A long-time fantasy reader, Janice Hardy always wondered about the darker side of healing. For her fantasy trilogy The Healing Wars, she tapped into her own dark side to create a world where healing was dangerous, and those with the best intentions often made the worst choices. Her novels include The Shifter, Blue Fire, and Darkfall from Balzer+Bray/Harper Collins. The Shifter, was chosen for the 2014 list of "Ten Books All Young Georgians Should Read" from the Georgia Center for the Book. It was also shortlisted for the Waterstones Children's Book Prize, and The Truman Award in 2011.

Janice is also the founder of Fiction University, a site dedicated to helping writers improve their craft. Her popular Foundations of Fiction series includes Planning Your Novel: Ideas and Structure, a self-guided workshop for planning or revising a novel, the companion Planning Your Novel Workbook, Revising Your Novel: First Draft to Finished Draft, your step-by-step guide to revising a novel, and her Skill Builders Series, Understanding Show Don't Tell (And Really Getting It), and Understanding Conflict (And What It Really Means).   
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7 comments:

  1. Practise every day, even if only for a few minutes. Think of writing like a muscle that needs both exercise and training!

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  2. Definitely butt in the chair and write, write, write. Even if it's in diary form, just get something down. The mechanics can be learned but the desire to write must be trained from the beginning to happen when you're in that chair and be kept fresh every day.

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  3. Well, it would be great if you first prepare some major outlines for the fictions that you want to write about and then follow those outlines in writing more and more about those and then at last review what's the most important part and then summarize the outlines.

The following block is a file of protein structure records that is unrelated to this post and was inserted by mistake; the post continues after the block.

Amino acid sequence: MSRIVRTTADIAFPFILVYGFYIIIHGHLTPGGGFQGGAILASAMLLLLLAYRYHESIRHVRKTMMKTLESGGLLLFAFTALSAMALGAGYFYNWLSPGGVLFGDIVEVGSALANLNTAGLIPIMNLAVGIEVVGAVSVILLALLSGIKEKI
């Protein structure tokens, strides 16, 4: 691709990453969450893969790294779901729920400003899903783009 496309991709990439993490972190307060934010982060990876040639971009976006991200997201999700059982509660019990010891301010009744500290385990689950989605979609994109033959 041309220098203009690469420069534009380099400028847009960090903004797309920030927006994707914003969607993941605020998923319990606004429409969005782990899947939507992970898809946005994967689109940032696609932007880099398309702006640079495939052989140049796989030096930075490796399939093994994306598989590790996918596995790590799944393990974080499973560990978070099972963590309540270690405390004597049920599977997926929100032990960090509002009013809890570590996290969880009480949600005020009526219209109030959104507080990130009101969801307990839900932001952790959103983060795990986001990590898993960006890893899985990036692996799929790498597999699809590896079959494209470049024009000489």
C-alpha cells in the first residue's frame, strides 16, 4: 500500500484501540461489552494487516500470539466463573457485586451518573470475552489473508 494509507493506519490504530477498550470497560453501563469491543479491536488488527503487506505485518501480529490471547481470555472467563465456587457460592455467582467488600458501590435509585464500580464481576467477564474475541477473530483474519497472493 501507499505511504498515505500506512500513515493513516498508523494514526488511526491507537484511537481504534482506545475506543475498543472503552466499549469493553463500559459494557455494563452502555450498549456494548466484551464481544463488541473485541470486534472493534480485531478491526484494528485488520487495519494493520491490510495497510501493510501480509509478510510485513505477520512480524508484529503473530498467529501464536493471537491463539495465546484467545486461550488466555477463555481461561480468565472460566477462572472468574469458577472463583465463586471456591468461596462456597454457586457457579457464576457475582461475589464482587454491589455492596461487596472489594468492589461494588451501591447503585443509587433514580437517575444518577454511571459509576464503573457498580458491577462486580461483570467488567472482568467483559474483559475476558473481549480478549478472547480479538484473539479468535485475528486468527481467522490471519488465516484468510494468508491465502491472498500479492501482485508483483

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    1. That works for some people, but not others. Pansters (people who write "by the seat of the pants" and don't plan) are stymied by outlines and it actually steals their creativity. There are all sorts of ways to write. If outlining works for you, use it. If not, look for other ways that do.

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  4. As a newbie at this, I'm finding out that all the advise at this post is priceless. I grew up with a family that tells stories based on zany or other "colorized" experiences. But writing an entire novel (or even a story), based on something that came out of my head, is an entirely different animal to learn how to ride. I love this post.
    Gale

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    1. Glad it was helpful! It's a lot to absorb, but take it step by step and learn it at your own pace :)